ASFP Ireland (ASFPI) hosted a seminar on Changing Culture in Fire Safety Construction at FM Ireland 2019 at the Royal Dublin Society in Ballsbridge, Dublin on 5-6 March.
The seminar, which took place on Tuesday 5 March, brought together several expert speakers, including ASFPI Operations Officer David O’Reilly; John Barry from the National Directorate for Fire and Emergency Management ; and Michael Slattery of Michael Slattery & Associates, Fire Safety Engineers.
Mr O’Reilly provided an overview of the current construction climate and introduced the two keynote speakers. He described the change in culture that has resulted from the introduction of the Building Control (Amendment) Regulations 2014 (BCAR 2014) and highlighted the vital role of passive fire protection in protecting the structure of buildings and in maintaining compartmentation.
John Barry reviewed the findings of the Fire Safety Task Force report. The Task Force was established following the Grenfell Tower fire to identify and consider issues related to life safety in Ireland and initiate remedial action. Its aim was to appraise existing arrangements for fire safety and monitor information emerging. The report made 60 recommendations which have been accepted by Government for implementation.
As well as considering issues related to medium to high rise buildings and multi-storey, multi-unit social housing, the Task Force also undertook a broader review of existing fire safety arrangements in Ireland and makes a number of recommendations for enhancing the current fire safety system. The report introduces a number of amendments to the statutory responsibilities of the “person having control” of premises, as set out in section 18 of the Fire Services Acts.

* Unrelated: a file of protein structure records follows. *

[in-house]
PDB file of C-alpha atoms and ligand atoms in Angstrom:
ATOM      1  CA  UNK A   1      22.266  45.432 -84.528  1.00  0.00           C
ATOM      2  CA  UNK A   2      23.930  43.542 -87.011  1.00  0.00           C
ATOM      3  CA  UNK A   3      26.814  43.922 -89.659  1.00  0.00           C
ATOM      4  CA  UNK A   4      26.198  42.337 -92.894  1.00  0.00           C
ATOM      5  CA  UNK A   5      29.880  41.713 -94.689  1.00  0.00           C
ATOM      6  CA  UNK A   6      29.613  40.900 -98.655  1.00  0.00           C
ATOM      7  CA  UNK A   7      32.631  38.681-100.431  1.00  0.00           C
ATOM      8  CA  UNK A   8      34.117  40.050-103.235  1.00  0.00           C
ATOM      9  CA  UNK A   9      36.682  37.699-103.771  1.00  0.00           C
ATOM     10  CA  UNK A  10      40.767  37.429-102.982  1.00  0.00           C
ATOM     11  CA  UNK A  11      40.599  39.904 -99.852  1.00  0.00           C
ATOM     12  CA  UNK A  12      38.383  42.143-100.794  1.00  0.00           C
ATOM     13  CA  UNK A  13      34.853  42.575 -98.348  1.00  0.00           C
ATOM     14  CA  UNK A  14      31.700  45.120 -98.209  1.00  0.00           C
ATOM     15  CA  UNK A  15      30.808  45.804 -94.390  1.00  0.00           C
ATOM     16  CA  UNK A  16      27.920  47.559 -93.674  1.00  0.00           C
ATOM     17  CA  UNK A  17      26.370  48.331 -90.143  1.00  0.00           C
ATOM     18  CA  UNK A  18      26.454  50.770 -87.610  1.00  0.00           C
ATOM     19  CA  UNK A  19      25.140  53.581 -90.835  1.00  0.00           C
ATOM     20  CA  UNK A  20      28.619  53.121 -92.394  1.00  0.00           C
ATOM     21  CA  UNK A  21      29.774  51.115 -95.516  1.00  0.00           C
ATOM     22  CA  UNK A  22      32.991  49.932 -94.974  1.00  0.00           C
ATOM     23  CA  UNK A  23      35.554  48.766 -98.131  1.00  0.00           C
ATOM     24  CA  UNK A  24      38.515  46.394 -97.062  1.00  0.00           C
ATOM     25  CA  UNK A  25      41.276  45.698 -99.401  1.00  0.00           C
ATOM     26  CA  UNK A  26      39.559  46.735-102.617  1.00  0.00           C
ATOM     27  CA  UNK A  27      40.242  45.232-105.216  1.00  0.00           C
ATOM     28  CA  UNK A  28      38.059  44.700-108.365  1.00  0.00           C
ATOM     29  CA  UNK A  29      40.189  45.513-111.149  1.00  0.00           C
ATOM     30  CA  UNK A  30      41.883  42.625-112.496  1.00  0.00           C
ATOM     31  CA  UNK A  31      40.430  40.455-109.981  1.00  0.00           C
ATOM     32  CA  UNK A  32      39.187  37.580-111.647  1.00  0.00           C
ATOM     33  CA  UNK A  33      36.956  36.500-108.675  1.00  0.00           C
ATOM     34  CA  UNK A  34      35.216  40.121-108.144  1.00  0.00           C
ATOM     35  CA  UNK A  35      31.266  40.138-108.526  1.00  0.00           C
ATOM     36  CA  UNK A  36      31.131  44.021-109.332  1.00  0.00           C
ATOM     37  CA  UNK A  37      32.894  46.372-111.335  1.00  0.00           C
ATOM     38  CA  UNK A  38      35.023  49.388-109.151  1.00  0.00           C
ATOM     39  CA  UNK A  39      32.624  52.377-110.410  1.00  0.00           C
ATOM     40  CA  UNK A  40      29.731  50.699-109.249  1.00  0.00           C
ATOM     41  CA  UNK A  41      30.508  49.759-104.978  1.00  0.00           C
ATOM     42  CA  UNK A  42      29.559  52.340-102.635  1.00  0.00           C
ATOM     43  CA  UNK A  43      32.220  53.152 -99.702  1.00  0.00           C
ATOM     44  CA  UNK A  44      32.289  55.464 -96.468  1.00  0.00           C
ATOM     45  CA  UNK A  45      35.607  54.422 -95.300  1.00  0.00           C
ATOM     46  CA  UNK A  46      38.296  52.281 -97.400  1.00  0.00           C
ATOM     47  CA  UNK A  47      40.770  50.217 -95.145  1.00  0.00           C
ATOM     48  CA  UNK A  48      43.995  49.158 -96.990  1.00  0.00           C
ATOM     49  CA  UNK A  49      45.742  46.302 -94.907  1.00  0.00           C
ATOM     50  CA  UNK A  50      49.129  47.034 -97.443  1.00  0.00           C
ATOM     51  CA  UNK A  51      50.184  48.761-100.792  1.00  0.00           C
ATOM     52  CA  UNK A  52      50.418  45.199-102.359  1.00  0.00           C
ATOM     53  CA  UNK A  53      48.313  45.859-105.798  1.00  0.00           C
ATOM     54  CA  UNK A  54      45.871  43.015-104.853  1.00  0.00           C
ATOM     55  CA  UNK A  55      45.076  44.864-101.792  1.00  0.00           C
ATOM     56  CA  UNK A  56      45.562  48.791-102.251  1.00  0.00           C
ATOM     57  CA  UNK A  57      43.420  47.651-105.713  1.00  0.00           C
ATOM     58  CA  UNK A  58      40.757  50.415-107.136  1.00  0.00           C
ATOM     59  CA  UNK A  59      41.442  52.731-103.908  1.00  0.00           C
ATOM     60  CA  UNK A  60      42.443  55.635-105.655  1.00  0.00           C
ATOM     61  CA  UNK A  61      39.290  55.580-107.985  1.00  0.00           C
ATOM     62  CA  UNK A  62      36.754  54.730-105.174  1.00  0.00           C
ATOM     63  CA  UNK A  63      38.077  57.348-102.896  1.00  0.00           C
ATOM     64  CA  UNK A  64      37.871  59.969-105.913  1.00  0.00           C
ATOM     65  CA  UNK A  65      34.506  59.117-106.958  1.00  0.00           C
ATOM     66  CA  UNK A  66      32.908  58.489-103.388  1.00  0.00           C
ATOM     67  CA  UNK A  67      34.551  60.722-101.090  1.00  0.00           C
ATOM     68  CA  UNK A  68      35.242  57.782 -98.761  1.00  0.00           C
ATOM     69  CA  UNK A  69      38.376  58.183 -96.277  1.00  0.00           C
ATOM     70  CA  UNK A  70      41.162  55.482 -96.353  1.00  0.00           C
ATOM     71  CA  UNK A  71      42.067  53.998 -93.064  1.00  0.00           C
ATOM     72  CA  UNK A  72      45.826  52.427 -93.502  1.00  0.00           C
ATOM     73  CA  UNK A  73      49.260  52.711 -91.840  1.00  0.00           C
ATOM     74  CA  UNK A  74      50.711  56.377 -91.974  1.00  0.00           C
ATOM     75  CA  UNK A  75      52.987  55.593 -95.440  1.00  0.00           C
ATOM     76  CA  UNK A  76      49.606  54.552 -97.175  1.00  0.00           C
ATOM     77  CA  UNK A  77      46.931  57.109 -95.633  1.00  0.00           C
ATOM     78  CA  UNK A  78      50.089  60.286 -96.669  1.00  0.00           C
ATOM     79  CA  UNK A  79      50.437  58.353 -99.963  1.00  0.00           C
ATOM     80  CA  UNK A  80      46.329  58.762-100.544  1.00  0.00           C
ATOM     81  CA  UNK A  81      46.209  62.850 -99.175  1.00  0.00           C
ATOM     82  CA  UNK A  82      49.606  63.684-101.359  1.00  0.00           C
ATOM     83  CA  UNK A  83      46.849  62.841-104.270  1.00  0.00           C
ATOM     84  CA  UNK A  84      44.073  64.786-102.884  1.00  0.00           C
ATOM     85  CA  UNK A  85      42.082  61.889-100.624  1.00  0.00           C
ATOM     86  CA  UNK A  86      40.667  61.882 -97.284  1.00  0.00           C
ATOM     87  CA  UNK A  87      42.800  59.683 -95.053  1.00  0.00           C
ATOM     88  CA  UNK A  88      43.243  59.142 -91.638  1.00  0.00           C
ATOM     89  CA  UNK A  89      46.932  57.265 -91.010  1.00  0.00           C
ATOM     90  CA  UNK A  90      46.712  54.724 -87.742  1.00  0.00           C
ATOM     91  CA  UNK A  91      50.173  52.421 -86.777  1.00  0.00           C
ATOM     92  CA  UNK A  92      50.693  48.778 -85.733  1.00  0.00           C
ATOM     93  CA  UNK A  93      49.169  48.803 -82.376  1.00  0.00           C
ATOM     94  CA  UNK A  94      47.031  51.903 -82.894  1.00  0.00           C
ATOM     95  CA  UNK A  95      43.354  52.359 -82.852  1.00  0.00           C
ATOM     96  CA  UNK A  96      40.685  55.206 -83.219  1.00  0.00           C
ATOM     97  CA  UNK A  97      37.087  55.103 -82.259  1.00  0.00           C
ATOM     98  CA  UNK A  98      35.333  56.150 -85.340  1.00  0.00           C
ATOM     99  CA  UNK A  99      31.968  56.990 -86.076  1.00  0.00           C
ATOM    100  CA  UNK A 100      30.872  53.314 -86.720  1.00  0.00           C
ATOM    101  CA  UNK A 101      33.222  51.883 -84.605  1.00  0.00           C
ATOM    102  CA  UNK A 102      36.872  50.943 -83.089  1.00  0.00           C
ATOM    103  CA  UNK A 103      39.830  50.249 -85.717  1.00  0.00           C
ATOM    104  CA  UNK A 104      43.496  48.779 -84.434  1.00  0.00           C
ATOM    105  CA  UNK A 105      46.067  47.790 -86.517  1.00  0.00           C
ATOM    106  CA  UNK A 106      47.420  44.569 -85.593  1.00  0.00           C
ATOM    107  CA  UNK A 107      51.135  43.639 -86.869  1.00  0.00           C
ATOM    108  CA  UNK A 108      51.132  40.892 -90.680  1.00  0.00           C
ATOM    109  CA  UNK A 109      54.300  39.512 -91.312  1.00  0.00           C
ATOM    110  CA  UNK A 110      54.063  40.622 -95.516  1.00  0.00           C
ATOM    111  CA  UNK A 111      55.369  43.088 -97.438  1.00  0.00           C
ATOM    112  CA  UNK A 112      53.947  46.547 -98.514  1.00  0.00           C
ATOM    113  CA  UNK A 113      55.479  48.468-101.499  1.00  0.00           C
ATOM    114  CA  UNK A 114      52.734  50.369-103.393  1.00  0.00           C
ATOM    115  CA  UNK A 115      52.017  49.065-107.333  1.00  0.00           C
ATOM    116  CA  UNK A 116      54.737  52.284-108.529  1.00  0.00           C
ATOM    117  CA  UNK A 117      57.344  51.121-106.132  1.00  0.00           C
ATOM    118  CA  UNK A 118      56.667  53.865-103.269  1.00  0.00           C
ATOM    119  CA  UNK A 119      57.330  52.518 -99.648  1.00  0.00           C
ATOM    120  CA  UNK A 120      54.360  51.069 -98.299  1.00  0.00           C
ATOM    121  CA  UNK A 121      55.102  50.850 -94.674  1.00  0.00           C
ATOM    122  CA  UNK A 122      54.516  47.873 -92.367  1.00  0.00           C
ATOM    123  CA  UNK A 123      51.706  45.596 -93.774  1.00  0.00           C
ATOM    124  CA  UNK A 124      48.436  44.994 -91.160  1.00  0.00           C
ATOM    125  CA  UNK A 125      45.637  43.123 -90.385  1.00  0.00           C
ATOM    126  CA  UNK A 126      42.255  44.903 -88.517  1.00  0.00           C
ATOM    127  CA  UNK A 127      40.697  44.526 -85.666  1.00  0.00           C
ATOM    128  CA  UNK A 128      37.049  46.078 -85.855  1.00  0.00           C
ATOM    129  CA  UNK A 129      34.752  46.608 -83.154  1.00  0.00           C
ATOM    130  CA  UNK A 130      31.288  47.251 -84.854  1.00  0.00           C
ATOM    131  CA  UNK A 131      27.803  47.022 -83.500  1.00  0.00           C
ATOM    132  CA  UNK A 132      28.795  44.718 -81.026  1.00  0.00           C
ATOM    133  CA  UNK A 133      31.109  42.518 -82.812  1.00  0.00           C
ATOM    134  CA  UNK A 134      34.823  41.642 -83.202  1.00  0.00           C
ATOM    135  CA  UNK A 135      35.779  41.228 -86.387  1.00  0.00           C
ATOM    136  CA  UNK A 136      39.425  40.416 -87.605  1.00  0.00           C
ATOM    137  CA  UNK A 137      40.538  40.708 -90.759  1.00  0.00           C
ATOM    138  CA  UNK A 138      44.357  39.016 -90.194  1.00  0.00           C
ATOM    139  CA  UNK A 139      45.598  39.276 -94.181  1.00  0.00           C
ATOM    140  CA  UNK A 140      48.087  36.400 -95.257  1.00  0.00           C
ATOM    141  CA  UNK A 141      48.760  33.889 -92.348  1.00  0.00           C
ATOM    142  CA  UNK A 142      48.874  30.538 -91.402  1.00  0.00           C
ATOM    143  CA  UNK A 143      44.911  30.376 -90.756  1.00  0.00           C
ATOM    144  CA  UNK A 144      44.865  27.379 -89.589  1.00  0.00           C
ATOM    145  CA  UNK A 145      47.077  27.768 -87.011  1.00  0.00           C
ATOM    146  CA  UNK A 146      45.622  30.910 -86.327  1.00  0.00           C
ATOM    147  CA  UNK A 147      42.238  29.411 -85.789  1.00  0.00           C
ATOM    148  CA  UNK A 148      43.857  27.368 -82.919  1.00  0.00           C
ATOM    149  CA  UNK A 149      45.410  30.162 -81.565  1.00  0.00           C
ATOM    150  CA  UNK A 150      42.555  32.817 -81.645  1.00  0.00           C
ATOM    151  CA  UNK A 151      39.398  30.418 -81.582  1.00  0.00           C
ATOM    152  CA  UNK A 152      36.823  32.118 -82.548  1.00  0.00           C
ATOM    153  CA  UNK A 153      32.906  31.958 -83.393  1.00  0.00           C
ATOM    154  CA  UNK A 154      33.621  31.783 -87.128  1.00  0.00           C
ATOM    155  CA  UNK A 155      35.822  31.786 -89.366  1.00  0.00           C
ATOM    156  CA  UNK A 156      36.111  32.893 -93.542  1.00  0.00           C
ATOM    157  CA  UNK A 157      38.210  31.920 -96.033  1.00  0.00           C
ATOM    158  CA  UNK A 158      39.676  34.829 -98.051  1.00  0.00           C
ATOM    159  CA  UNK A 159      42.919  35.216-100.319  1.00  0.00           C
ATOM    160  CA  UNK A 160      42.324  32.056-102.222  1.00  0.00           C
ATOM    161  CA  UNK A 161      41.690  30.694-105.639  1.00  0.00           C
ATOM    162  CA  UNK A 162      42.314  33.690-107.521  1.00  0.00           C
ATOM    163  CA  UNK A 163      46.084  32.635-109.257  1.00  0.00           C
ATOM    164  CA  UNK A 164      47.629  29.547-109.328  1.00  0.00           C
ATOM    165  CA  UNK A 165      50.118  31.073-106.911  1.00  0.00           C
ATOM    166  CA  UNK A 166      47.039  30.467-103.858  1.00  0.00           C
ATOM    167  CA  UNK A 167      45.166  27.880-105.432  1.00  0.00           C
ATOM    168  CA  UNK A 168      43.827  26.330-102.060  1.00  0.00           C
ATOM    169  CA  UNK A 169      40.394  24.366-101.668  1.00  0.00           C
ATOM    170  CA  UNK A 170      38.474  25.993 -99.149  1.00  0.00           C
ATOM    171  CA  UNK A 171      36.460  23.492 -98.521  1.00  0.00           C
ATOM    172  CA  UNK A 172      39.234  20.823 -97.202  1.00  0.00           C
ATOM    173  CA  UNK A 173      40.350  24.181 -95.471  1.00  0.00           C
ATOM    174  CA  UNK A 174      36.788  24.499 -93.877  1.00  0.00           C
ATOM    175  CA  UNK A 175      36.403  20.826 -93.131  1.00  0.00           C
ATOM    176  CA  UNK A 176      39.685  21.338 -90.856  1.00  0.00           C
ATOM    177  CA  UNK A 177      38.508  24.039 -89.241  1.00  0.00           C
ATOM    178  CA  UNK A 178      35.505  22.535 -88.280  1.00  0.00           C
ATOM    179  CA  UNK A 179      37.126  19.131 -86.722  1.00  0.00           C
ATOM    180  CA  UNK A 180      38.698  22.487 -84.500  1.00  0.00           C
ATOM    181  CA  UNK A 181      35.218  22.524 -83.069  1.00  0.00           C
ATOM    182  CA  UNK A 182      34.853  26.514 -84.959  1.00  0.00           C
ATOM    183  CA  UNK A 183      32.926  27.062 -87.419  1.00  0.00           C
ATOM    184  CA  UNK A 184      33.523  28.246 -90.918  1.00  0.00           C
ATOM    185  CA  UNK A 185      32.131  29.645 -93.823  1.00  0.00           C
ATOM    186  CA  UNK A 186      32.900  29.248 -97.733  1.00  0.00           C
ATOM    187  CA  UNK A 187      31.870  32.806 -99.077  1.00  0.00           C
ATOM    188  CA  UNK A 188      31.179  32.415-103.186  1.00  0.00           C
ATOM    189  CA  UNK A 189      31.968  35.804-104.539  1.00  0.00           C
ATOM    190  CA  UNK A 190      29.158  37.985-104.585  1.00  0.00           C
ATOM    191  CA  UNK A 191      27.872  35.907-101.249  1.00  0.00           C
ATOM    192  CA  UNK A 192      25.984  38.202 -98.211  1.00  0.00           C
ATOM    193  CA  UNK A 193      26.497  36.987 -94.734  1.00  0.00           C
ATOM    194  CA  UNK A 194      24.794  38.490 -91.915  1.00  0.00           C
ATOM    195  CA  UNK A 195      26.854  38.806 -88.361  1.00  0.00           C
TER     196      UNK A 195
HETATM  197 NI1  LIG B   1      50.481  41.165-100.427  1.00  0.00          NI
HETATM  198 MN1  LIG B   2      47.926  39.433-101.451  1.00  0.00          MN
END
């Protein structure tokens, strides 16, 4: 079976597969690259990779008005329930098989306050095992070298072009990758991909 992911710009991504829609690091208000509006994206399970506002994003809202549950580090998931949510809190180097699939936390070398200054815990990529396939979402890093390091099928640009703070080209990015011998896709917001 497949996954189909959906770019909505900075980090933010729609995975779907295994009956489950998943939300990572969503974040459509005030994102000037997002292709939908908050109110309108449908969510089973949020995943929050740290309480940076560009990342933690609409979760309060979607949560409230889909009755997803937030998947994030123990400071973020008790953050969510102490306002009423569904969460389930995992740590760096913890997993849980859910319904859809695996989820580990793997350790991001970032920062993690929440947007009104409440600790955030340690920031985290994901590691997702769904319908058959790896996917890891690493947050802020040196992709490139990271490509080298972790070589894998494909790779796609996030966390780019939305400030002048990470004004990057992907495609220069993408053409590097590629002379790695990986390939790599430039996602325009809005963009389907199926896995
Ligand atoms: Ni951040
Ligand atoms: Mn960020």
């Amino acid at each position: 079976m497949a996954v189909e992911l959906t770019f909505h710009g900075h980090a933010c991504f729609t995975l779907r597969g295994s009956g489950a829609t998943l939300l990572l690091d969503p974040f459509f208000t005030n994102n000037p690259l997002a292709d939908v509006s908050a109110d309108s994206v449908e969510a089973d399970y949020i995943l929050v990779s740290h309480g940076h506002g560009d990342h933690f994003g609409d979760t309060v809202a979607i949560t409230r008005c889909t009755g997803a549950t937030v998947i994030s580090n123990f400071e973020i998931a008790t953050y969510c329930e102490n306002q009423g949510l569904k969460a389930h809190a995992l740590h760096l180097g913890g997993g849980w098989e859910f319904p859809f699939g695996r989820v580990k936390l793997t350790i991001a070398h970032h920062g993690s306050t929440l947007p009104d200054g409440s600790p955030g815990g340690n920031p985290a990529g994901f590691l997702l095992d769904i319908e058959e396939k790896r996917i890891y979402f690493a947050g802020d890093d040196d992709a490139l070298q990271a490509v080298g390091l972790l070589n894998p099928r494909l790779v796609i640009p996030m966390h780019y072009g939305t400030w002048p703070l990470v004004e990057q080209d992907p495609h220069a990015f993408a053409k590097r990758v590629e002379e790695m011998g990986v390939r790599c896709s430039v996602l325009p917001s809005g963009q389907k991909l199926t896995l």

Mr Barry highlighted the focus on maintaining fire safety information about the premises, noting that the report recommends a public declaration for fire safety for premises to which s. 18(2) applies. This will include specified information, including the name of the person having control.
The new recommendations will require the person having control to implement advice and precautions described in relevant guides to ensure appropriate working fire detection and alarm system, proper escape routes, readily openable doors on escape routes and emergency lighting. In sleeping risk premises there will be a requirement to maintain a fire safety register. In large scale or high risk premises with large numbers of the public a fire safety file, which outlines the fire safety strategy for design and construction, will be required, in addition to the maintenance of a fire safety register.
Michael Slattery provided an overview of the fire safety design process, explaining that fire safety professionals should be involved early in the design process. He explained the role of fire engineering analysis and modelling and described how smoke movement and egress models could be used to establish the time to reach untenable conditions to be estimated to enable safe egress times and stair and escape route capacities to be developed.
He explained the role of structural protection and passive fire protection systems and looked at the responsibilities of all involved in the construction process from design certification and inspection to the issuance of completion certificates. He highlighted the importance of meticulous record-keeping, noting that whoever signs the Certificate of Compliance takes responsibility and could be liable for prosecution. He pointed to the range of guidance available and recommended ASFP documents including the ASFP Colour Books and Technical Guidance Documents relating to structural protection and firestopping.
The event was brought to a close by ASFP member Dave Murphy of FPS, who offered a practical demonstration of installation of firestopping in a compartment wall, while Paul Martin of Legrand UK & Ireland offered a presentation on Creating a Cable Pathway through a Building.